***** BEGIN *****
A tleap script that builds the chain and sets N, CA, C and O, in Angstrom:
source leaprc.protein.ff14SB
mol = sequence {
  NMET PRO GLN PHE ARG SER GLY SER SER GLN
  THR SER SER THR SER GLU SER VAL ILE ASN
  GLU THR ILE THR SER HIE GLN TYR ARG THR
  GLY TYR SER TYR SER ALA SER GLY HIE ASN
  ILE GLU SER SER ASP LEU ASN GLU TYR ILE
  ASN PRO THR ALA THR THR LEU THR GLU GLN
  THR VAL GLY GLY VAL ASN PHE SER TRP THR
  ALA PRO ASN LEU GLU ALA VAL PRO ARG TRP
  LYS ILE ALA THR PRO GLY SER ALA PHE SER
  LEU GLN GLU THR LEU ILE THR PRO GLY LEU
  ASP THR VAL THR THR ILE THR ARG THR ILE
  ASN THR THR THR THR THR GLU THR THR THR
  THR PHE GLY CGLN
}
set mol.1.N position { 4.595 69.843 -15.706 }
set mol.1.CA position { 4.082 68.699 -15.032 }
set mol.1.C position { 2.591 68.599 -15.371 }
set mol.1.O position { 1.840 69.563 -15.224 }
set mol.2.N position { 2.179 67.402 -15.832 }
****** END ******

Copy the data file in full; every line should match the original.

A tleap script that builds the chain and sets N, CA, C and O, in Angstrom:
source leaprc.protein.ff14SB
mol = sequence {
  NMET PRO GLN PHE ARG SER GLY SER SER GLN
  THR SER SER THR SER GLU SER VAL ILE ASN
  GLU THR ILE THR SER HIE GLN TYR ARG THR
  GLY TYR SER TYR SER ALA SER GLY HIE ASN
  ILE GLU SER SER ASP LEU ASN GLU TYR ILE
  ASN PRO THR ALA THR THR LEU THR GLU GLN
  THR VAL GLY GLY VAL ASN PHE SER TRP THR
  ALA PRO ASN LEU GLU ALA VAL PRO ARG TRP
  LYS ILE ALA THR PRO GLY SER ALA PHE SER
  LEU GLN GLU THR LEU ILE THR PRO GLY LEU
  ASP THR VAL THR THR ILE THR ARG THR ILE
  ASN THR THR THR THR THR GLU THR THR THR
  THR PHE GLY CGLN
}
set mol.1.N position { 4.595 69.843 -15.706 }
set mol.1.CA position { 4.082 68.699 -15.032 }
set mol.1.C position { 2.591 68.599 -15.371 }
set mol.1.O position { 1.840 69.563 -15.224 }
set mol.2.N position { 2.179 67.402 -15.832 }